UNIDENTIFIED MALE: Yeah, I mean, we're going to be driving in dark hours, but it is what it is. We've committed to it now, so we'll go with it. We probably shouldn't hang around here too long. Feedback from the local security is that there may be a bit of lawlessness, banditry, that kind of stuff. And we would be considered vulnerable.
ELBAGIR: Opportunistic insecurity.
UNIDENTIFIED MALE: Exactly.
ELBAGIR: It's a massive journey. Sudan is the third largest country in Africa. The closer we get to Port Sudan, where the regular army has more control, the more delays are created by their security.
Port Sudan has become the de facto capital of Sudan, so there's a strong military presence. As we travel into the night, we get news of an RSF sleeper cell being discovered in the city. They've locked it down, and we can't get in.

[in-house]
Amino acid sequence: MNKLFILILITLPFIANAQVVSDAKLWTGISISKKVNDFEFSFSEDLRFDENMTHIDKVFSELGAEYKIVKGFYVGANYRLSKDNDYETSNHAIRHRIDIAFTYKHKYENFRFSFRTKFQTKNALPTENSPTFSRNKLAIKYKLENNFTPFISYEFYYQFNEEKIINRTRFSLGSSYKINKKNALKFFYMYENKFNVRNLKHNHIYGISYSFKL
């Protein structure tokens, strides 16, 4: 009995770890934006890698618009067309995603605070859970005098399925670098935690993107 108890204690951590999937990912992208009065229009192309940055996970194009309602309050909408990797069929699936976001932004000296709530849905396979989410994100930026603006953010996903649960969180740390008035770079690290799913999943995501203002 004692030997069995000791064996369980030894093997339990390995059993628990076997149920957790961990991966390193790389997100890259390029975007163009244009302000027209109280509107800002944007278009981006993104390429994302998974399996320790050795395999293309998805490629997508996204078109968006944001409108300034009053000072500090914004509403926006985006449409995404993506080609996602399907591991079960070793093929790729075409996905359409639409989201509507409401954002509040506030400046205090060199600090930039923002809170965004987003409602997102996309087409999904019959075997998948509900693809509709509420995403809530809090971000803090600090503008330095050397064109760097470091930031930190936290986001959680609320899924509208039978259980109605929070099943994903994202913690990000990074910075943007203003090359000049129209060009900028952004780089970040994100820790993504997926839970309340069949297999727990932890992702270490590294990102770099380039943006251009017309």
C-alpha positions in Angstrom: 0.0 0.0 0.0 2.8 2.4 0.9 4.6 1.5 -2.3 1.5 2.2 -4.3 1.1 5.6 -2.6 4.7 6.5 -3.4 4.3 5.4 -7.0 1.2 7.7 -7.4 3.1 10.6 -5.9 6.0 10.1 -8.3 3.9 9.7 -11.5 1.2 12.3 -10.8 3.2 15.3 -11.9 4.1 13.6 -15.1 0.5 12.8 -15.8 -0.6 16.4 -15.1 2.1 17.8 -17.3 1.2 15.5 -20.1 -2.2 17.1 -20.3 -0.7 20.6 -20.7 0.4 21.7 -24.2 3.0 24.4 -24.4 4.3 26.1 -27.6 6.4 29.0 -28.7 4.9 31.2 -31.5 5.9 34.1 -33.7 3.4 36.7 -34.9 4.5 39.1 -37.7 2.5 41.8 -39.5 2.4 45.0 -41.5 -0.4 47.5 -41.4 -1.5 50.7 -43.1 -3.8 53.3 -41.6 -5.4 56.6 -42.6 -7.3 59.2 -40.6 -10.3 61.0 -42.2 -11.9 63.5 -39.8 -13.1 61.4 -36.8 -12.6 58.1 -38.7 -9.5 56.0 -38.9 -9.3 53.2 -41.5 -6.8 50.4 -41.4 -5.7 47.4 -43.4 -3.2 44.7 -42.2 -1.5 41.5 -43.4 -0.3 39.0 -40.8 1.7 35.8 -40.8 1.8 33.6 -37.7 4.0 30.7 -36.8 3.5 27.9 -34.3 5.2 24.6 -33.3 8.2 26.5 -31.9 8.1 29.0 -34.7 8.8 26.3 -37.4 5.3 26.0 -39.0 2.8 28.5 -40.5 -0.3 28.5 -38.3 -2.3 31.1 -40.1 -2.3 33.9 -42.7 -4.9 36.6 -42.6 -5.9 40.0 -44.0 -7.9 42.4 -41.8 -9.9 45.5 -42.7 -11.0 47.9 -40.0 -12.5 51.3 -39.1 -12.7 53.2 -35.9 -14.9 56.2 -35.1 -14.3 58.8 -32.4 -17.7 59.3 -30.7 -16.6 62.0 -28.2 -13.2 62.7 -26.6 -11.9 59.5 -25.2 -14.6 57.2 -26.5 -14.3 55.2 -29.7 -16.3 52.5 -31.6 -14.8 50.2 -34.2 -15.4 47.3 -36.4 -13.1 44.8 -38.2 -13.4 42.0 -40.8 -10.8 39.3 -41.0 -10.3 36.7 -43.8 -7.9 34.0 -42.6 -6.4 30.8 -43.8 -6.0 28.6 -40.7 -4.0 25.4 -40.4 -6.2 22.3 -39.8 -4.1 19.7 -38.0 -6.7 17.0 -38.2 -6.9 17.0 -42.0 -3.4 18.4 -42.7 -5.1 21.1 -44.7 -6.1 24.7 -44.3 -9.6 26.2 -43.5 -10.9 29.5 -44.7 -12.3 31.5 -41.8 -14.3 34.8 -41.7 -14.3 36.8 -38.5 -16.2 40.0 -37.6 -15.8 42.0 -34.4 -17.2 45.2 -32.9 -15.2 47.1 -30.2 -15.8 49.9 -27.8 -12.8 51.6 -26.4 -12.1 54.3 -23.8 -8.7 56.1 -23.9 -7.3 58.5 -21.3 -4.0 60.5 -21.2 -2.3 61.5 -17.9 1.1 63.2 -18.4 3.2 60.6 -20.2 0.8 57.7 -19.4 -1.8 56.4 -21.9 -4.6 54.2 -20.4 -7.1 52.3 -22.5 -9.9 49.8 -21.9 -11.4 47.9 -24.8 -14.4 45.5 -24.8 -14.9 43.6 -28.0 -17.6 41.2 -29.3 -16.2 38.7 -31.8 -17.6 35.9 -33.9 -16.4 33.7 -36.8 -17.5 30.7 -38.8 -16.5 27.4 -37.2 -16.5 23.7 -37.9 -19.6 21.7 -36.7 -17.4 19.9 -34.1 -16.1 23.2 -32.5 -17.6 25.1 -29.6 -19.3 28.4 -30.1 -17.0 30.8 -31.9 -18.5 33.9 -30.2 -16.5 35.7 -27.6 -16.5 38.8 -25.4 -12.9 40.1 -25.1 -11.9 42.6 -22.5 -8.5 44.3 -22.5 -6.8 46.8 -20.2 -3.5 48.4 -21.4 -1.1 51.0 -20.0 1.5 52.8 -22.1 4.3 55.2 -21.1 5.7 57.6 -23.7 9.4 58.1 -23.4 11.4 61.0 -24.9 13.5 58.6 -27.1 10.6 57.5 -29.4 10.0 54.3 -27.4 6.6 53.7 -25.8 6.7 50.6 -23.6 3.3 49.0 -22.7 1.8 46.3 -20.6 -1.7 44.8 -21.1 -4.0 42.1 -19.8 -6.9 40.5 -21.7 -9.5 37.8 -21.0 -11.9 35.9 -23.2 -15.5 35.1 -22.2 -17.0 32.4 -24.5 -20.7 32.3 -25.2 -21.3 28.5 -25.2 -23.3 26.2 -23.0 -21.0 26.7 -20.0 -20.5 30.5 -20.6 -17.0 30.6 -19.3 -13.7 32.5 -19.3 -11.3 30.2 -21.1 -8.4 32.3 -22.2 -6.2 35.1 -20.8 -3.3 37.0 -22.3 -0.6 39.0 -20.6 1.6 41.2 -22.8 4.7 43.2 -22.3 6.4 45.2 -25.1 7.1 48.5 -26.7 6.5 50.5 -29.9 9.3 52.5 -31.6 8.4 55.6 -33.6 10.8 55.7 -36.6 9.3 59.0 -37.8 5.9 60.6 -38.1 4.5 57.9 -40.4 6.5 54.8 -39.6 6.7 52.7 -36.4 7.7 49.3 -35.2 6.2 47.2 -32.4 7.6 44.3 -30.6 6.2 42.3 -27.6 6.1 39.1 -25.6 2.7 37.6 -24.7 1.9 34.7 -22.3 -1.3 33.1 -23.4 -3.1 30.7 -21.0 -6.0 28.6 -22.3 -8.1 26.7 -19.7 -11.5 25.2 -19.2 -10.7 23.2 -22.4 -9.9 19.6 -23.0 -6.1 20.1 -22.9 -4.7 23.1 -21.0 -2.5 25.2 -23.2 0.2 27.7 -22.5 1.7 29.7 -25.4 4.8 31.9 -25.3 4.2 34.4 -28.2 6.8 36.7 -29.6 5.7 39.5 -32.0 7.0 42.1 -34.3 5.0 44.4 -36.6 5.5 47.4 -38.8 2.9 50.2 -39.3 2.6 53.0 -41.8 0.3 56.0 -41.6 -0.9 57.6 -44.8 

We've been forced to stop for the night. We'll have to bed down in the open.
ELBAGIR: It's around 2:00 am, and we're being put out by the Sudanese army in a guest house about two hours from Port Sudan. We're going to spend the night here and try and see what we can do in the morning.
Overnight, there was a sandstorm, and it's gotten everywhere.
UNIDENTIFIED MALE: James, what time is it?
UNIDENTIFIED MALE: Ten to 6:00. Dust time.
ELBAGIR: We are making calls to see if the security situation has improved in the city so we can get moving. We got the all clear, but we've been diverted through this rugged road. You can see why.
With its high vantage point and slow going, it's an easily defendable route into the city. The checkpoints are becoming more frequent. The security perimeter around the city is tight.
But finally, we've arrived in Port Sudan.
The historic city of Port Sudan, built to increase trade in the early 1900s, some of the same traditional methods are still being used. Today, they're unloading sacks of sugar. It's always been a key geographical entry point for the region.